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6 March, 2002


Today I returned to my home in Corvallis, Oregon. First I travelled across the Drake Passage on the LM Gould. It took us four days to reach Punta Arenas, Chile. The trip was rather calm, considering how rough the Drake Passage can be! We sailed through the Strait of Magellan and on to the port of Punta Arenas, Chile. That's the city we left when the Gould sailed south on January 2, 2002.

I spent a day in Punta Arenas, and then flew from there to Santiago, Chile. I took an overnight flight from Santiago to Dallas, Texas. After waiting several hours at the airport there, I flew to Portland, Oregon, where my husband was waiting to greet me ! Then we drove two hours to our home. All together, my trip took about 29 hours from Punta Arenas to Corvallis ! (I'm glad I can sleep on airplanes !)

It was a wonderful experience to be at Palmer Station. I hope that other teachers will consider applying for this program. Applications are available at this TEA website : ../join_tea_reply.html

It is also wonderful to be at home, though it seems a little strange. I haven't needed door keys, car keys, or money while I was at Palmer Station. I didn't have to drive a car, shop, cook, pay bills, or think about what we should have for supper! We didn't have television to watch, radio to listen to, or telephones to answer! We didn't see children, either, so it was very nice to drive by a school playground today and see the children playing.

Thanks to all the students, teachers, and other people who sent me email messages and questions while I was at Palmer Station. Special thanks go to the students and teachers at Linn-Benton Community College, Corvallis, Oregon.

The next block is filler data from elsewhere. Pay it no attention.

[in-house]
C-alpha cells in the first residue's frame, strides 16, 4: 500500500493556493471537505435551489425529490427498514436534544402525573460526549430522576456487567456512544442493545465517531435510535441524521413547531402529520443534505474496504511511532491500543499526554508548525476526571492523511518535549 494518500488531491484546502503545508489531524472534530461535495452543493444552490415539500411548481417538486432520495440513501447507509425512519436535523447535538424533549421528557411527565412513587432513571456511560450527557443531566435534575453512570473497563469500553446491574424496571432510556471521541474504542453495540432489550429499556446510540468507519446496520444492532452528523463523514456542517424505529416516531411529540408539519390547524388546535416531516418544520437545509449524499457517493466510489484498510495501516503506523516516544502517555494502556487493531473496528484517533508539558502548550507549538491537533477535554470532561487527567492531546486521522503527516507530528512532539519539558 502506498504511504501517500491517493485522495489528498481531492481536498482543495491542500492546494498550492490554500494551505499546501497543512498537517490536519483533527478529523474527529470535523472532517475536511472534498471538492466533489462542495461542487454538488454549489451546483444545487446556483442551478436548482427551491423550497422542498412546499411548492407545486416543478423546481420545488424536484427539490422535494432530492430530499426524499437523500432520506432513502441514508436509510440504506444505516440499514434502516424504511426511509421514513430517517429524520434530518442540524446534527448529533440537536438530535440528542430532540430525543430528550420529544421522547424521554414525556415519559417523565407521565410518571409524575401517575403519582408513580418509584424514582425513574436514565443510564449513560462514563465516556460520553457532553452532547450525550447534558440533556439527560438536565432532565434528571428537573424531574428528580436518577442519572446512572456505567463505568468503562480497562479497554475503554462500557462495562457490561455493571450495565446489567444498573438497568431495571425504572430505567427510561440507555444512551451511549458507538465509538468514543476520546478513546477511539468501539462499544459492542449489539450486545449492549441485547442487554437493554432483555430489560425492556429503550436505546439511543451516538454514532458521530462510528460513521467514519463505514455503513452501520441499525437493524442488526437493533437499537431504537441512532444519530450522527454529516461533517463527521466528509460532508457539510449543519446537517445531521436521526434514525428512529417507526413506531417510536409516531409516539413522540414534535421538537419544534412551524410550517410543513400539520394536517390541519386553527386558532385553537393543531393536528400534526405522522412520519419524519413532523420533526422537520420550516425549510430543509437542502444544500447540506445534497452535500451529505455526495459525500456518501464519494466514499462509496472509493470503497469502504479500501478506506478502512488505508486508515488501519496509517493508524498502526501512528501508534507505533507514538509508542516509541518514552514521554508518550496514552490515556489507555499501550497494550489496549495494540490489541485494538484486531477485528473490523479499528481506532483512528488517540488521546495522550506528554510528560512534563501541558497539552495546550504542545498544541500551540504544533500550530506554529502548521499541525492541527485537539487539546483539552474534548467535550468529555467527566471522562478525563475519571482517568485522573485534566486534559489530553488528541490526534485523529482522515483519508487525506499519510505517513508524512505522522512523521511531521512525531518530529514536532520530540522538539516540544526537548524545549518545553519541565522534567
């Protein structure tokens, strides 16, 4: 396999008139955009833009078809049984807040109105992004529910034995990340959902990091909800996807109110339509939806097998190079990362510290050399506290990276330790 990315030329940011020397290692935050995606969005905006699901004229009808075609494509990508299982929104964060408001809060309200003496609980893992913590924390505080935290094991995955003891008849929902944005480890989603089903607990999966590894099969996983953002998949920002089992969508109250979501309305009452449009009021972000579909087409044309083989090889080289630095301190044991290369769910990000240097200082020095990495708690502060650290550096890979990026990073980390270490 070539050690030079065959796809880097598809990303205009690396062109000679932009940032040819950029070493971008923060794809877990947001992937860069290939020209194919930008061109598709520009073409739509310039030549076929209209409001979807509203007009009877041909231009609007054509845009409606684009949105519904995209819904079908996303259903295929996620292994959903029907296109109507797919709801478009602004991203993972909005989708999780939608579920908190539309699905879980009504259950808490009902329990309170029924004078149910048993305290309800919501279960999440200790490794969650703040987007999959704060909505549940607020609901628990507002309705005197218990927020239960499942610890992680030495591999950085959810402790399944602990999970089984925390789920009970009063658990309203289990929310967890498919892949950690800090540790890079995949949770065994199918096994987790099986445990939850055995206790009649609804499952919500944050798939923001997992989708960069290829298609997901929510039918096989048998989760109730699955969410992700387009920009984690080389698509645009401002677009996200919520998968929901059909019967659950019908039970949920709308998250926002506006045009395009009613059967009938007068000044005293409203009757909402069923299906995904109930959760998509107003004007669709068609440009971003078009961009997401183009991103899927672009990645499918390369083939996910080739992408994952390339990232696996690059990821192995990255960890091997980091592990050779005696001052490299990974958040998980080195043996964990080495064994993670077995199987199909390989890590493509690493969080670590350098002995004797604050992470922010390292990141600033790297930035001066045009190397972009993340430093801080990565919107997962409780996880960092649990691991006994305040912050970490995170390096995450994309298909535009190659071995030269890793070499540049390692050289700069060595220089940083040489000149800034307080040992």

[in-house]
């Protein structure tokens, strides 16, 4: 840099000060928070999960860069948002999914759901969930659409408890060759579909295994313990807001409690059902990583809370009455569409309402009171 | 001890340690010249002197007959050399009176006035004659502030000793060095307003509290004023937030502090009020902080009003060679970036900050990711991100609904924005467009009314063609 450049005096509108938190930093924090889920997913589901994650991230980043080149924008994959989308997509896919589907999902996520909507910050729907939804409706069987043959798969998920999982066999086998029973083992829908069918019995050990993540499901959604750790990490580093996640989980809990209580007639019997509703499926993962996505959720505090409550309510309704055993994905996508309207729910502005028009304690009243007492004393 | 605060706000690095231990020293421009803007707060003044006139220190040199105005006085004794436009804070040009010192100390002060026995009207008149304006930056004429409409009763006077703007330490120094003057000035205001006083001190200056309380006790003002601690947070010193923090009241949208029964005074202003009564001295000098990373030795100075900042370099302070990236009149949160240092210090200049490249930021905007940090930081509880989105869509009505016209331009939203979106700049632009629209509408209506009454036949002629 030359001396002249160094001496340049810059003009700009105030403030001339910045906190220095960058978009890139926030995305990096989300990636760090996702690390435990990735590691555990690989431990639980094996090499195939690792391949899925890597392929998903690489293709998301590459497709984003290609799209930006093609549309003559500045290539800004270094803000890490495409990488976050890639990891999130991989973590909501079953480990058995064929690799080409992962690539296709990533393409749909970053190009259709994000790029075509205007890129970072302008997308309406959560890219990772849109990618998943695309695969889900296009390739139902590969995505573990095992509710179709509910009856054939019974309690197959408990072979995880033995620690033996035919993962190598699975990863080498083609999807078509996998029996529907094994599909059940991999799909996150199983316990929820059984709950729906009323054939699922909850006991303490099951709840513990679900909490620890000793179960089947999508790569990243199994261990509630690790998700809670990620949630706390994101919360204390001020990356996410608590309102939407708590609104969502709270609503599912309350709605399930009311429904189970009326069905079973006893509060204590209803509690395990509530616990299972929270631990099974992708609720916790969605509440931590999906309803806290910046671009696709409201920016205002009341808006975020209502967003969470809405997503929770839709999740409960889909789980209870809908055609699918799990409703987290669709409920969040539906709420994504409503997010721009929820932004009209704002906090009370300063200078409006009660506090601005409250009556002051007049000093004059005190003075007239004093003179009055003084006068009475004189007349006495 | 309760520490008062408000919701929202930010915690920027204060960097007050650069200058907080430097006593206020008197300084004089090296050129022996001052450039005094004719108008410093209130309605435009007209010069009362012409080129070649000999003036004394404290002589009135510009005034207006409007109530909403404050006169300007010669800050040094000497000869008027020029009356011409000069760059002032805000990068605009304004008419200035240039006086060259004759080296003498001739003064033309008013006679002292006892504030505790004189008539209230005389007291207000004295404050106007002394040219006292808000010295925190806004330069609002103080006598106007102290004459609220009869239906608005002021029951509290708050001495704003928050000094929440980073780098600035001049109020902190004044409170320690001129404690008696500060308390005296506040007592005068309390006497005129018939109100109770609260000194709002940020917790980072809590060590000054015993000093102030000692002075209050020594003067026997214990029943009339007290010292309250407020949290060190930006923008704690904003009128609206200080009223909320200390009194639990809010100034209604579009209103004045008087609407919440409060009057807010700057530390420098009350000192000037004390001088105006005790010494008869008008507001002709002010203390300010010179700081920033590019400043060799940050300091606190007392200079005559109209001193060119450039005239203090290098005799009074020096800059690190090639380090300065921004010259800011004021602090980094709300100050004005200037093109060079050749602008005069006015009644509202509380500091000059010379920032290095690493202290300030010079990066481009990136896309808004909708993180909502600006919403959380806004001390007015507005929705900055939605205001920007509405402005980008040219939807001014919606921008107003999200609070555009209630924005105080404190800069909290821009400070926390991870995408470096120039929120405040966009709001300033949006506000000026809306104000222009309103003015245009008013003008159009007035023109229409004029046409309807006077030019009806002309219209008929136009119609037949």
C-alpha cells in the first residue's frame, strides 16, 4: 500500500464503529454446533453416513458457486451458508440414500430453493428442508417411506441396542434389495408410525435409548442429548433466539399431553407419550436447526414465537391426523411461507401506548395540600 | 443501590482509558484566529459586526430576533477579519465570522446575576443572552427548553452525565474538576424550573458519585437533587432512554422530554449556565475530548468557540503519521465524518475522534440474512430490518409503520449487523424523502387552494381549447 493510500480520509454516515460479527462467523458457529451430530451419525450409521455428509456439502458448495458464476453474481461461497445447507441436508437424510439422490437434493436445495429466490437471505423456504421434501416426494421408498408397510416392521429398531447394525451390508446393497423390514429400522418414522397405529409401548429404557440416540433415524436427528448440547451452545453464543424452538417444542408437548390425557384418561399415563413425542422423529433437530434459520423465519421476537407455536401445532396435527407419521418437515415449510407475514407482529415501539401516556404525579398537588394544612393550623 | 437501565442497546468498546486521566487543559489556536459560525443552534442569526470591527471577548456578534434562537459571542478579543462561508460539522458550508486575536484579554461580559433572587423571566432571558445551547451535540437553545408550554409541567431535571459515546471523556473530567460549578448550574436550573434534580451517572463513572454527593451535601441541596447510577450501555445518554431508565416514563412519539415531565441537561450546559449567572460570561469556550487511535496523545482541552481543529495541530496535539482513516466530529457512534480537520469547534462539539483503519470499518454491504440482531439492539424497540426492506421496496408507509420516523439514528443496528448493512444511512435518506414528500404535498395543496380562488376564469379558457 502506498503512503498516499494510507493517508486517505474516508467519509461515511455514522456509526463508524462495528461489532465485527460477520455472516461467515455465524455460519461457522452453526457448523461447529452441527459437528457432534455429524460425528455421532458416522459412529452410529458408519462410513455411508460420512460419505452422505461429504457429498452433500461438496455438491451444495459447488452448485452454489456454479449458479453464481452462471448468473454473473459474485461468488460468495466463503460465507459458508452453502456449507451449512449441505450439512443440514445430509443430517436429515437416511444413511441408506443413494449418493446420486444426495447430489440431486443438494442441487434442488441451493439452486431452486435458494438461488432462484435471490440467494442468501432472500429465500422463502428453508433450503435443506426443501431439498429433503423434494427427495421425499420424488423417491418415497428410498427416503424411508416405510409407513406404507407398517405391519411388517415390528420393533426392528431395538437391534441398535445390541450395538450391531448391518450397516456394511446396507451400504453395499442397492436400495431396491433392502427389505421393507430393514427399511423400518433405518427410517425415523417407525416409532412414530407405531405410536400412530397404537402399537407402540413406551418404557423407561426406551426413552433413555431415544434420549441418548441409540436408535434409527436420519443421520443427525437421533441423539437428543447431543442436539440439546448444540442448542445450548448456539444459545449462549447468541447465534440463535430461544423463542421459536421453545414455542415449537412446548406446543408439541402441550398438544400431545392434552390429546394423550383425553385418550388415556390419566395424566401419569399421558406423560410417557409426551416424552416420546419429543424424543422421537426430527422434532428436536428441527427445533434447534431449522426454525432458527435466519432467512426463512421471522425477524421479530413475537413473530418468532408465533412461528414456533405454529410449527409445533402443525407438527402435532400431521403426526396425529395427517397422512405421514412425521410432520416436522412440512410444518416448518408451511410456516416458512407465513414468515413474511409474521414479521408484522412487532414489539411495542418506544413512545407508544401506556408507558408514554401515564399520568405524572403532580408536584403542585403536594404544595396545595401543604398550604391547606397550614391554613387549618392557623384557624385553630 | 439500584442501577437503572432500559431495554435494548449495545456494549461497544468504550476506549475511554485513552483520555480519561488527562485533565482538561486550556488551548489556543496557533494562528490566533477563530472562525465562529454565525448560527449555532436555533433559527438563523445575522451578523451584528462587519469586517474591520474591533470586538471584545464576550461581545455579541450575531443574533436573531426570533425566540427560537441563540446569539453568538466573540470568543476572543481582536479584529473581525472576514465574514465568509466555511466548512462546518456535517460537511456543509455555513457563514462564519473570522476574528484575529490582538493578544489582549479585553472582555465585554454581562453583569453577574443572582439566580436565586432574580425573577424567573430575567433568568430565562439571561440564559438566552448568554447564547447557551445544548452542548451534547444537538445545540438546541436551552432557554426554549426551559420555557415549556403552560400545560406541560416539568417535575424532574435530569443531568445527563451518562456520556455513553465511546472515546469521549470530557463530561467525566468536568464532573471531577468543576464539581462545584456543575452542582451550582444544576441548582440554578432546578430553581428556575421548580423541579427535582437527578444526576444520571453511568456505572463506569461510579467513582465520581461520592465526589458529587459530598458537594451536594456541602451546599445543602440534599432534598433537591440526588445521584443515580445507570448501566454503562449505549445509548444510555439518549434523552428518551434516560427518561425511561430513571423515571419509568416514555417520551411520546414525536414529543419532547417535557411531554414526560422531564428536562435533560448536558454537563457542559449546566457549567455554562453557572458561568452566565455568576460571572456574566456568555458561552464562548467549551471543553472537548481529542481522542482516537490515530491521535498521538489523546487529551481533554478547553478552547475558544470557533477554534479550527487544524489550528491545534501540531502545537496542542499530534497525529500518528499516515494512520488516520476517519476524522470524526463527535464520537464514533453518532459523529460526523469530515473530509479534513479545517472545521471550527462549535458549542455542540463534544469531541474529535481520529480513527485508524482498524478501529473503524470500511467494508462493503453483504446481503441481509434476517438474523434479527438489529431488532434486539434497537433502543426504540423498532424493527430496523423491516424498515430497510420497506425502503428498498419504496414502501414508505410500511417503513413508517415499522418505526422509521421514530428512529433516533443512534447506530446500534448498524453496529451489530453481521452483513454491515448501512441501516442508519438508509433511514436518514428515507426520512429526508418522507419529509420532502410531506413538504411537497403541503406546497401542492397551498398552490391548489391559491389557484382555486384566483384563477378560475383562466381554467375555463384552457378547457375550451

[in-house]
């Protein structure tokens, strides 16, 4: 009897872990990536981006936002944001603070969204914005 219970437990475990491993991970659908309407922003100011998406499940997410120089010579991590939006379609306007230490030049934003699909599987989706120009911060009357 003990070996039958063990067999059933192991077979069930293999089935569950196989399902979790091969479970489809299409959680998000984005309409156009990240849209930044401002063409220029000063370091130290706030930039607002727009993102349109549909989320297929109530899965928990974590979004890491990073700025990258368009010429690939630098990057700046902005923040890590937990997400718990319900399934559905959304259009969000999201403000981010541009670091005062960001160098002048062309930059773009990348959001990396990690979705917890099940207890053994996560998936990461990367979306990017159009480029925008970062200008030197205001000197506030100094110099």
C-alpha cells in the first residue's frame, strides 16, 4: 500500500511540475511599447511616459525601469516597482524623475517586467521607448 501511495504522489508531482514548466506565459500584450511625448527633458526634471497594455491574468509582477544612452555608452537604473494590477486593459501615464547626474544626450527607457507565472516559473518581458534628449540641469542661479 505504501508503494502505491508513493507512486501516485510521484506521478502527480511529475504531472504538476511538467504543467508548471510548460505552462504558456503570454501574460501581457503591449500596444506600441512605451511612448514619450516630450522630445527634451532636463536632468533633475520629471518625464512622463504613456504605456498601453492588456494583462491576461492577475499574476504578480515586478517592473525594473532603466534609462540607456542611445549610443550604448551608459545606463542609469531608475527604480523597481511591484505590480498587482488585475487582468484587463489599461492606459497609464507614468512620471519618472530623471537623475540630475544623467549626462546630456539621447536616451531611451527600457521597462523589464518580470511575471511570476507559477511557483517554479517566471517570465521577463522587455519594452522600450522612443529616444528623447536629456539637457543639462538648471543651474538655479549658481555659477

My thanks to the National Science Foundation, Office of Polar Programs and Division of Elementary, Secondary, and Informal Education (EISE) for their support of this project and to Drs. Hugh Ducklow and Rebecca Dickhut of the VIMS POPs science group. I also thank Dr. Stephanie Shipp, Rice University, Principal Investigator of the TEA Antarctic group.

These journals were only possible because many people shared their stories with me. I thank the scientists who work on bacteria, phytoplankton, zooplankton (especially krill), seabirds, and the chemistry of plants and starfish. Finally, I thank especially the entire Palmer Station Raytheon Polar Services staff for sharing their time and talents with me. They explained their work, gave me content for math problems, and allowed themselves to be photographed for this TEA website. Many staff members also answered specific email questions from students, and others contributed digital images.

This was a great group of people at Palmer Station this "summer"! I will miss them.

1. It was hard to see much of Palmer Station as we left on the ship. It was a snowy day.

2. It is hard to show the ocean when the swells are high. We had only one evening of somewhat rough water.

3. We had a beautiful sunset on one of our last evenings.

4. Punta Arenas, Chile as it looked when we arrived.

5. The Strait of Magellan on a very calm morning!

6. Punta Arenas from a hillside view.

7. My family and friends welcomed me home.

8. Here is a great welcome home sign from my friends.

9. A parade of penguins decorated the stairs.

10. Just in case I missed the glacier, there was a photo in the freezer!!

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